Therapy Skills that Help with My Schizoaffective Disorder

December 7, 2023 Elizabeth Caudy

Now, I have therapy skills for my schizoaffective disorder, but that wasn't true when I was younger. My first psychotic episode hit 25 years ago this holiday season, when I was a student at the Rhode Island School of Design (RISD). I was only 19 years old—terrified and somewhat unaware of what was happening. I’ve grown up a lot since then. You can grow and change while living with a mental illness. I know because I did, and my mental illness changed with me. What helped me and my schizoaffective disorder grow up, along with medication, are skills I learned in therapy. Here are some of the ones I found to be most helpful.

Therapeutic Skills I’ve Learned for My Schizoaffective Disorder

A lot of the skills emerged from dialectical behavior therapy (DBT). This therapy has been instrumental in helping with my schizoaffective disorder and schizoaffective anxiety. In my understanding, dialectical behavior therapy is similar to cognitive behavioral therapy (CBT), which seeks to change the way you feel by changing the way you think, and that has also helped a lot with my schizoaffective disorder and accompanying anxiety. But I've found that DBT takes it a step further by encouraging you to accept the way you feel before you try to make a change.

A DBT skill that helped my schizoaffective disorder a lot, one I learned fairly recently from my therapist, is how to deal with rumination. For me, rumination is another word for excessive worrying all the time. I’ve been worrying a lot since I was a little kid. The skill my therapist taught me is to not engage with the rumination. The way you do this is to say something to the worry like, “I’m going to put this worry away for next week.” (It helps to have milestones so you don’t put pressure on yourself to never worry about an idea again.) Then, I imagine wrapping the worry up in a bag, tying it up, and putting it off to the side for later. This has helped a lot with my worrying. I wouldn’t say I’m worry-free, but it’s gotten better. I've found the key is to realize that you’re not helping anything by embracing the worrying, that, by worrying, you’re not going to solve the problem.

Another helpful skill for schizoaffective disorder I’ve learned in therapy is not engaging with “what if” thinking. I learned this years ago in an intensive outpatient program, a program where you go to the hospital every day, but you sleep at home. (It’s kind of like going to school or work. It’s different from staying all day and all night in a psychiatric ward, which I’ve done, too.)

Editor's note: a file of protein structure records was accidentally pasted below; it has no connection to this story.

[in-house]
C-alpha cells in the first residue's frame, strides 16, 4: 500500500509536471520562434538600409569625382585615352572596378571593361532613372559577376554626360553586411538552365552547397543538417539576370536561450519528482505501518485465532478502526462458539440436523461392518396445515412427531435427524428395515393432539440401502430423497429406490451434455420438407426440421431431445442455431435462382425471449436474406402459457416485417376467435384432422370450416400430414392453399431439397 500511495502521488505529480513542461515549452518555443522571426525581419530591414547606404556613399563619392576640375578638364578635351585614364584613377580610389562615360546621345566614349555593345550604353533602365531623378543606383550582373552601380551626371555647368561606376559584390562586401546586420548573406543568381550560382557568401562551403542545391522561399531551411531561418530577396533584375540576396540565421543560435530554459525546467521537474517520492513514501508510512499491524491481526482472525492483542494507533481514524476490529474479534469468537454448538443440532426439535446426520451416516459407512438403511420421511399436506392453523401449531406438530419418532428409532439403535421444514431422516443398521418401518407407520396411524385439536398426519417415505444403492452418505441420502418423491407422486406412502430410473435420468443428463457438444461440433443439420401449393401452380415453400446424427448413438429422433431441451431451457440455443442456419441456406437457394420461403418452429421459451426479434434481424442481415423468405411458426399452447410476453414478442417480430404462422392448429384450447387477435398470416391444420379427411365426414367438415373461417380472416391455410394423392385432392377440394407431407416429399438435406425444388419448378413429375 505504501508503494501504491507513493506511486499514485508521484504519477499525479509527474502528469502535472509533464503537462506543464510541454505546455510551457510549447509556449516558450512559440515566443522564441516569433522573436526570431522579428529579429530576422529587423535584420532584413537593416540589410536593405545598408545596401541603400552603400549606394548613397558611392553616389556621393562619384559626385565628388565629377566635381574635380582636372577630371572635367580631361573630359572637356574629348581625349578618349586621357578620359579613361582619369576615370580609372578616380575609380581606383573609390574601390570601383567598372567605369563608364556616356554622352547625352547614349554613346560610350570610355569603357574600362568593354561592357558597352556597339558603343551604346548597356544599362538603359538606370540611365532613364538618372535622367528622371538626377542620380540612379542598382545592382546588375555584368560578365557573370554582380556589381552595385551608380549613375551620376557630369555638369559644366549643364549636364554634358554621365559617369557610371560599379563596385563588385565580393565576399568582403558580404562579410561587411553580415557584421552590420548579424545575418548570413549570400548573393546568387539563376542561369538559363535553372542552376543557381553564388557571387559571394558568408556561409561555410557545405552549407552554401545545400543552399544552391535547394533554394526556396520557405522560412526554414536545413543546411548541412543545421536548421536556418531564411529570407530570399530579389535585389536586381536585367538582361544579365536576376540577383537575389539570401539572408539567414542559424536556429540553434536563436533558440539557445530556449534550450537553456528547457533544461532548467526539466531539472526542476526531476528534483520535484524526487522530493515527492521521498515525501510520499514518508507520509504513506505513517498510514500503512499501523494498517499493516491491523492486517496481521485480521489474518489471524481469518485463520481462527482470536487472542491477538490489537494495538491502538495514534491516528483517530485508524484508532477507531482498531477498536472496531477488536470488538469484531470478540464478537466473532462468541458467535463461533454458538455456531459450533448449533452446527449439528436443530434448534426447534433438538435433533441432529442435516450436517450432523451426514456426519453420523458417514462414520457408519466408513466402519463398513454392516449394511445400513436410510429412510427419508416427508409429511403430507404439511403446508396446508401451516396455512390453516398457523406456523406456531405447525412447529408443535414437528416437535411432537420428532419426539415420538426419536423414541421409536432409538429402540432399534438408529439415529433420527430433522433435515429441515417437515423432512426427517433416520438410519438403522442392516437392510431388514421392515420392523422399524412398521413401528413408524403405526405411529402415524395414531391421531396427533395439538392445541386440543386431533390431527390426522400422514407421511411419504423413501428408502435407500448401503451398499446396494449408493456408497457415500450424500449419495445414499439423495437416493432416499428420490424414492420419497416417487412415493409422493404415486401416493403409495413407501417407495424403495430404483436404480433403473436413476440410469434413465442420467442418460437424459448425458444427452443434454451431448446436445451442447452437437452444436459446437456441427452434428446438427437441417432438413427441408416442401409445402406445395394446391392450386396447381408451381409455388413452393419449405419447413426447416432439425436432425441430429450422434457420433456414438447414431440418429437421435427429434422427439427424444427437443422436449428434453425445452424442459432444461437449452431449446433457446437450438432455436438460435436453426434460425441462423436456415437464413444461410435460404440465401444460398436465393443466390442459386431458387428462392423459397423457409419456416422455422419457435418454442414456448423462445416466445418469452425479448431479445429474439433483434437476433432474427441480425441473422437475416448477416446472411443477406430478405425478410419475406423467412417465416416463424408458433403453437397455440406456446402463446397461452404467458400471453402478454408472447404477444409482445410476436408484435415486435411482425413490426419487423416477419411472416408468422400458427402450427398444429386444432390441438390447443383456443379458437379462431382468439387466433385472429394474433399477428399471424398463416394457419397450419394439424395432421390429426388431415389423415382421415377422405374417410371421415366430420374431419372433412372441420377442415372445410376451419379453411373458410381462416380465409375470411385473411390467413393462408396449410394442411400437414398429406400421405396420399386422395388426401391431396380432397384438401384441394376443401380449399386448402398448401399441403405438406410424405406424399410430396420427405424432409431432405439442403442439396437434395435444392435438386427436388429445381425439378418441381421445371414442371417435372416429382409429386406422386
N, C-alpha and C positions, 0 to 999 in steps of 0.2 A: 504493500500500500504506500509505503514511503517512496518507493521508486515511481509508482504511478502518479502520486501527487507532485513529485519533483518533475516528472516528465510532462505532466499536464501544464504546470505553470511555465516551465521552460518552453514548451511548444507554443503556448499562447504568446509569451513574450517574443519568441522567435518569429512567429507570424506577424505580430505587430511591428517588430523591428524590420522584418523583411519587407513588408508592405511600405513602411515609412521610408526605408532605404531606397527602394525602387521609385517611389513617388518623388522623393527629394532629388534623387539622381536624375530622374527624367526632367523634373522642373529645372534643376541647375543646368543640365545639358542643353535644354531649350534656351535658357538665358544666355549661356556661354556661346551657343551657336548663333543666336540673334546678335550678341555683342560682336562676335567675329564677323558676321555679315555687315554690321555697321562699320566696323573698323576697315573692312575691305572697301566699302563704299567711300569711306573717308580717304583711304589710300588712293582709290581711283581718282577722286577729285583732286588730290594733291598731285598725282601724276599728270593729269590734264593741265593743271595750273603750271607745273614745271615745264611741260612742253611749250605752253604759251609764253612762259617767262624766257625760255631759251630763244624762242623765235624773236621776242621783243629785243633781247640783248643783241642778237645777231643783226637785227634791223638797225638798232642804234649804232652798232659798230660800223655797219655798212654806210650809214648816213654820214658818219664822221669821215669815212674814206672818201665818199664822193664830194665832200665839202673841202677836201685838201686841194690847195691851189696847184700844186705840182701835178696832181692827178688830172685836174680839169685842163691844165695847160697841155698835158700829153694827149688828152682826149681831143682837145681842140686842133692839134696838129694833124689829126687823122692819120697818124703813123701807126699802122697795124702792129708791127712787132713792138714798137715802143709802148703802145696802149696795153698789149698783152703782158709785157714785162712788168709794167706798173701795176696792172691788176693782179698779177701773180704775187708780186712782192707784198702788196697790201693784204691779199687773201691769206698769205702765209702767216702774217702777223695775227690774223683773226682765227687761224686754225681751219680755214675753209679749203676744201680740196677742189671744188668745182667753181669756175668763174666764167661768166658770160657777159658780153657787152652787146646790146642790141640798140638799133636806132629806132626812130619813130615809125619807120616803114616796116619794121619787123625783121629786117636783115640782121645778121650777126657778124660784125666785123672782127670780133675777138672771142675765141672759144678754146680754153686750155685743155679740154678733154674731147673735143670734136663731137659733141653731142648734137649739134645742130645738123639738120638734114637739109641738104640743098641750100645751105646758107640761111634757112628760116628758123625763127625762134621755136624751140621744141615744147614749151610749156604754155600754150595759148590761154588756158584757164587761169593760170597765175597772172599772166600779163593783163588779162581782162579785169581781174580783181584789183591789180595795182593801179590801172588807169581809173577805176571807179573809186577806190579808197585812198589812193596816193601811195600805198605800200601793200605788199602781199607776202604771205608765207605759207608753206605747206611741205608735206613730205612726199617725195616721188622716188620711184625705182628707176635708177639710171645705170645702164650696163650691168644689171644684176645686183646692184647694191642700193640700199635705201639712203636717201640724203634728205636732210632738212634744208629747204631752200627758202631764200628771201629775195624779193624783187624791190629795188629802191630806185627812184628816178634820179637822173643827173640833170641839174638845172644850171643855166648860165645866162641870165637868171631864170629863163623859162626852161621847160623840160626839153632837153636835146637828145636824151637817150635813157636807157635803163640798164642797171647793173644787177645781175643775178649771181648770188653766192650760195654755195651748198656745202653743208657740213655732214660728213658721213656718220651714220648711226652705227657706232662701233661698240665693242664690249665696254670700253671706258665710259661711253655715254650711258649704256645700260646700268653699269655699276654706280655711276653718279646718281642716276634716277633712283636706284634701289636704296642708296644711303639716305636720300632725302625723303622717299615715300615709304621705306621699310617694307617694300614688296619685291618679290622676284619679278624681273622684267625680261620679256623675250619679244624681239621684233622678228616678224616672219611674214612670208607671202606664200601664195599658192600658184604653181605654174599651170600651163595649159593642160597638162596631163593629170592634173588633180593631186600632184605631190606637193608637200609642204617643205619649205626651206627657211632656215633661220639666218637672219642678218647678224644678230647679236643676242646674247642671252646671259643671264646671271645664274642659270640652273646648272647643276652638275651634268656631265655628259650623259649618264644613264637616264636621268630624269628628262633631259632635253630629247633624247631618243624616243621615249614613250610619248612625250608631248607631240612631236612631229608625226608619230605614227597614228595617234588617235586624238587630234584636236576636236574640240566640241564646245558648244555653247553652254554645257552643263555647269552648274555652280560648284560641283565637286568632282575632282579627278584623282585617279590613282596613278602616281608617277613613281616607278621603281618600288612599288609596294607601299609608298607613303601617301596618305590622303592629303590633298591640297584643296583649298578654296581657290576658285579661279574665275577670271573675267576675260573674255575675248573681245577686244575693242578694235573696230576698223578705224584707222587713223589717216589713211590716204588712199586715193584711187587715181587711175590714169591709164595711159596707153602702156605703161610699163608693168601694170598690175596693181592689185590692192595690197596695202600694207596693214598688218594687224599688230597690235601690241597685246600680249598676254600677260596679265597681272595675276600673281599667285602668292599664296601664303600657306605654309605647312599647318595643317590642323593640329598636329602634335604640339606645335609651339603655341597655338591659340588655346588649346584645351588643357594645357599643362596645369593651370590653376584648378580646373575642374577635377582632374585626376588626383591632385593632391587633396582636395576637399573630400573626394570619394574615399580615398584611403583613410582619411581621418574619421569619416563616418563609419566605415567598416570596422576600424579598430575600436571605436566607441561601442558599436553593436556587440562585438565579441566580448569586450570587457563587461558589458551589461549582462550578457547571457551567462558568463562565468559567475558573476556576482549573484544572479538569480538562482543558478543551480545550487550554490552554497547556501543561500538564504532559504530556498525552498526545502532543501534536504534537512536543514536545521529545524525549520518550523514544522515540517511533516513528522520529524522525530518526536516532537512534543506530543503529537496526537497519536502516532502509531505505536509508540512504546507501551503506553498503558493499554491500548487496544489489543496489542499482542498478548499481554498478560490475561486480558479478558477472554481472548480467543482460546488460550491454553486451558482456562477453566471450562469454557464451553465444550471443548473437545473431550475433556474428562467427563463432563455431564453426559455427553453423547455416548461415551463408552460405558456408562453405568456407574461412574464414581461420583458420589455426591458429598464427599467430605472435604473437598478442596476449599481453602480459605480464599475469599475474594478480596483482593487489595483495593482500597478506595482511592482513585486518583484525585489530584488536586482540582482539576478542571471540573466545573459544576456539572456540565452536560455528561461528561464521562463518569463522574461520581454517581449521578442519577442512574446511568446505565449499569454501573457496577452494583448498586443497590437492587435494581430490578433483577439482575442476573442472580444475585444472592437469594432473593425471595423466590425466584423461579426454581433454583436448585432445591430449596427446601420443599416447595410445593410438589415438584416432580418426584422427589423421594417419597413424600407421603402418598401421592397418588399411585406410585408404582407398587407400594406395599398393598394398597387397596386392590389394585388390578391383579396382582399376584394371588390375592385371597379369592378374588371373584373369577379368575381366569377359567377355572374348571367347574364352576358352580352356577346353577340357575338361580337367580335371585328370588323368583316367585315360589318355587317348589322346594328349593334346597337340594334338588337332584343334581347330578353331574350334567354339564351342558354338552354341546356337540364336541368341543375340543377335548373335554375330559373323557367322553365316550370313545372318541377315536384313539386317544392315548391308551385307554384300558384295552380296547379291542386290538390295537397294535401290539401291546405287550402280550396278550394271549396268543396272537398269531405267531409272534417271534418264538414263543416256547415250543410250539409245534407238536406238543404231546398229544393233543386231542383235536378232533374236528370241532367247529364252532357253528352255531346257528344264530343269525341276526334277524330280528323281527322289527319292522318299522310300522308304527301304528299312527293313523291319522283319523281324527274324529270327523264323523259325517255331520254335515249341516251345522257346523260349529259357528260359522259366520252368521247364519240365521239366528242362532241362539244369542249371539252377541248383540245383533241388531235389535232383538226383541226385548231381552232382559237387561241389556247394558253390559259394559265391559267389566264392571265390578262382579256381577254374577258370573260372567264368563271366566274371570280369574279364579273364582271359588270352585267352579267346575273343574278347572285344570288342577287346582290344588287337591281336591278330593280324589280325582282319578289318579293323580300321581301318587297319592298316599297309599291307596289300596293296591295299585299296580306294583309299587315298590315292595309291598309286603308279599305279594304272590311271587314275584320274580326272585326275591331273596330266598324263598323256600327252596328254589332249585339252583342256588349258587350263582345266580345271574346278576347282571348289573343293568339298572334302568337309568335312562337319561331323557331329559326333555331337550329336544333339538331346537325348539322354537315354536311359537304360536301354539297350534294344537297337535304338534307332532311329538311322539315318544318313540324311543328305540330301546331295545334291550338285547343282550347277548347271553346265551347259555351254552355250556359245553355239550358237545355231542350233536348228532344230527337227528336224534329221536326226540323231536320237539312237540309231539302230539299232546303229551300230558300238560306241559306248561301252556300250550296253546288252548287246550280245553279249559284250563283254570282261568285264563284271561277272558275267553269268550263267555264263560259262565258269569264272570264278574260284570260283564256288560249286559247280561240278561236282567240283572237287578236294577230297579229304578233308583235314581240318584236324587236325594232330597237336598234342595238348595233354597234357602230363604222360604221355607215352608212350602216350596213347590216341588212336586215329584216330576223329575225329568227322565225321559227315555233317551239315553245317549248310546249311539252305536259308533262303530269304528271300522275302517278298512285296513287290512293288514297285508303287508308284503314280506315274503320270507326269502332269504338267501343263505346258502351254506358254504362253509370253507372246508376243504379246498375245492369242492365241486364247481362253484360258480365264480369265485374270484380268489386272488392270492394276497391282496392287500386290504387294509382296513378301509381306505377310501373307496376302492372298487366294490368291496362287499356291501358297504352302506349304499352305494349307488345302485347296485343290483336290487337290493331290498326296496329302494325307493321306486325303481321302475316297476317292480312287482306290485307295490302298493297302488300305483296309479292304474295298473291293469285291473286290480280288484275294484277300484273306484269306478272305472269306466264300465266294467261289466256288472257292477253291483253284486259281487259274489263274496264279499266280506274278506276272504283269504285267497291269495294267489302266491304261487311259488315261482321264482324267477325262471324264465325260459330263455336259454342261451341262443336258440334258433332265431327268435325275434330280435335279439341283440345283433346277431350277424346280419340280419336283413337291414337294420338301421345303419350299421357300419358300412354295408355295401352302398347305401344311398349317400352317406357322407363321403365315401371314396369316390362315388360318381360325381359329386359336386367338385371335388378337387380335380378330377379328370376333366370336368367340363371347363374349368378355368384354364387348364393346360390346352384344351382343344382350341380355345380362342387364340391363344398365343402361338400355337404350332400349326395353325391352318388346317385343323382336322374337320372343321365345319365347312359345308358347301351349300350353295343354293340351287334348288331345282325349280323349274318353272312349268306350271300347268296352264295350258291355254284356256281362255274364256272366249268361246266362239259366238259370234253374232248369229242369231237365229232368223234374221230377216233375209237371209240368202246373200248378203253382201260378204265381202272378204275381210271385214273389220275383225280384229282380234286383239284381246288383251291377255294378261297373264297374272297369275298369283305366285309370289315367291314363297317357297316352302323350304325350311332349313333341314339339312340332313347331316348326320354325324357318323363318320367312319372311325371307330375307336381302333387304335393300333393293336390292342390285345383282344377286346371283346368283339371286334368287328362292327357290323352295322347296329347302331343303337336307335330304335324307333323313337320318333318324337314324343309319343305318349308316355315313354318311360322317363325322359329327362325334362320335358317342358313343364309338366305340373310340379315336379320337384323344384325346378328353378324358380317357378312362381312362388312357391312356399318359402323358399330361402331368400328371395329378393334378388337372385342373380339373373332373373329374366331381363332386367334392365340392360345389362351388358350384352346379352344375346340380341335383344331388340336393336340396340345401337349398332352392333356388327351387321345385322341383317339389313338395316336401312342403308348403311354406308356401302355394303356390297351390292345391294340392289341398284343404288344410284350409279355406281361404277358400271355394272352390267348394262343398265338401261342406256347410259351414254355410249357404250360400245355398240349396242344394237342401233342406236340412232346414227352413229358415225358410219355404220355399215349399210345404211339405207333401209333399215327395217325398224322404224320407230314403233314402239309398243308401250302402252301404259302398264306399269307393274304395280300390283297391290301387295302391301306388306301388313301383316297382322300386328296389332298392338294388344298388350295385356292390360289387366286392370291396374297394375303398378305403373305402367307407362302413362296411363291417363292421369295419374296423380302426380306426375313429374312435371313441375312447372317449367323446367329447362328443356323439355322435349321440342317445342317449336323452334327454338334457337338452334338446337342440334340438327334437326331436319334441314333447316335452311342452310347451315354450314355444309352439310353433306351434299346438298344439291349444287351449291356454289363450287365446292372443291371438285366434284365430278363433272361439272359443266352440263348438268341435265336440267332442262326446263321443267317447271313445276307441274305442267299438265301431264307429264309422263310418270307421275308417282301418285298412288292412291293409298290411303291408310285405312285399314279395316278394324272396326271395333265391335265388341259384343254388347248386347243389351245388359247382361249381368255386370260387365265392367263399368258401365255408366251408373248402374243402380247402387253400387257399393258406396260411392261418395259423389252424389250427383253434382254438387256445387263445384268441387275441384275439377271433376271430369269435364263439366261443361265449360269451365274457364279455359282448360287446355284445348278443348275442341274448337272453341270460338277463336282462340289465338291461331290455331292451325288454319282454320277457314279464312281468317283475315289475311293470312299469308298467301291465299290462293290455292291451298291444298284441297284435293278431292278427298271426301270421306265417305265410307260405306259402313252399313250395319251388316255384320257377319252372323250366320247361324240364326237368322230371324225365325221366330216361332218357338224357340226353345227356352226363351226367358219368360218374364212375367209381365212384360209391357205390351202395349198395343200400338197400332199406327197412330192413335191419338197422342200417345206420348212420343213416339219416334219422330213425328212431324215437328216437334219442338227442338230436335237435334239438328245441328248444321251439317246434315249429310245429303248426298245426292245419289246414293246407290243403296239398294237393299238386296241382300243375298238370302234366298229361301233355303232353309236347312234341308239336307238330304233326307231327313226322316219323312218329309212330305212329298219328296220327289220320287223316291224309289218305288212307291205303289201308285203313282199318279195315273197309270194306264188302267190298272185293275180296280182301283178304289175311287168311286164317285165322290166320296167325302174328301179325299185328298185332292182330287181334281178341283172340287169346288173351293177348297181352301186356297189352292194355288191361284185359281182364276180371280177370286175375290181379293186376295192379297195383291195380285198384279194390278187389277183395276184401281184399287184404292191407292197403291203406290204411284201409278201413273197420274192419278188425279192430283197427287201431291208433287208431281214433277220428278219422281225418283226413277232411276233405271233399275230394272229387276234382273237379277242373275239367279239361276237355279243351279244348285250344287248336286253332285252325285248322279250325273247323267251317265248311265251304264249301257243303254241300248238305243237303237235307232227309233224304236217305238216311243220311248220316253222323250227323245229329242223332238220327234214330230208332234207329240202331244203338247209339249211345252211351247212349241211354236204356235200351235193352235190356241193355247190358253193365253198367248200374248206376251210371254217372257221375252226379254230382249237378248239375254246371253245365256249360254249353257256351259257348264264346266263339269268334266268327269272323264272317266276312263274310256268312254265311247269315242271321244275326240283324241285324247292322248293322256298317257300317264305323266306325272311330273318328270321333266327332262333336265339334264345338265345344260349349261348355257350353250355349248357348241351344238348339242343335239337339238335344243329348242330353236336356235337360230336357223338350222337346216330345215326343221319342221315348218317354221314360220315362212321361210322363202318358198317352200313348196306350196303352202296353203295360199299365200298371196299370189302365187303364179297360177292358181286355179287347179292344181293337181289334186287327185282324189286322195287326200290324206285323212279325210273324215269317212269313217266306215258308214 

I used to think that participating in the “what ifs” was a good way to prepare for bad things that might happen, but it’s quite the opposite. “What if” thinking makes you freeze with fear at something that hasn’t even occurred and probably won’t. The way I cut off “what if” scenarios in their tracks is to label the thoughts as “what if” thinking. I label them as worrying about something that hasn’t happened and might not even happen.

With Therapy Skills for Schizoaffective Disorder, I Feel Blessed

By using therapy skills for schizoaffective disorder and, of course, by taking my medication, I’ve managed to keep my illness at bay. I have to admit that it does control my life in some ways, but it’s not nearly as bad as when I dropped out of reality into my first episode in 1998. My family, especially my husband, Tom, helps a lot, too. If, in 1998, I had known that in just 10 years I would be married to such a wonderful man, I wouldn’t have been so scared about how my life would turn out—25 years since my first episode; I am very blessed.

APA Reference
Caudy, E. (2023, December 7). Therapy Skills that Help with My Schizoaffective Disorder, HealthyPlace. Retrieved on 2024, February 29 from

Author: Elizabeth Caudy

Elizabeth Caudy was born in 1979 to a writer and a photographer. She has been writing since she was five years old. She has a BFA from The School of the Art Institute of Chicago and an MFA in photography from Columbia College Chicago. She lives outside Chicago with her husband, Tom. Find Elizabeth on Google+ and on her personal blog.

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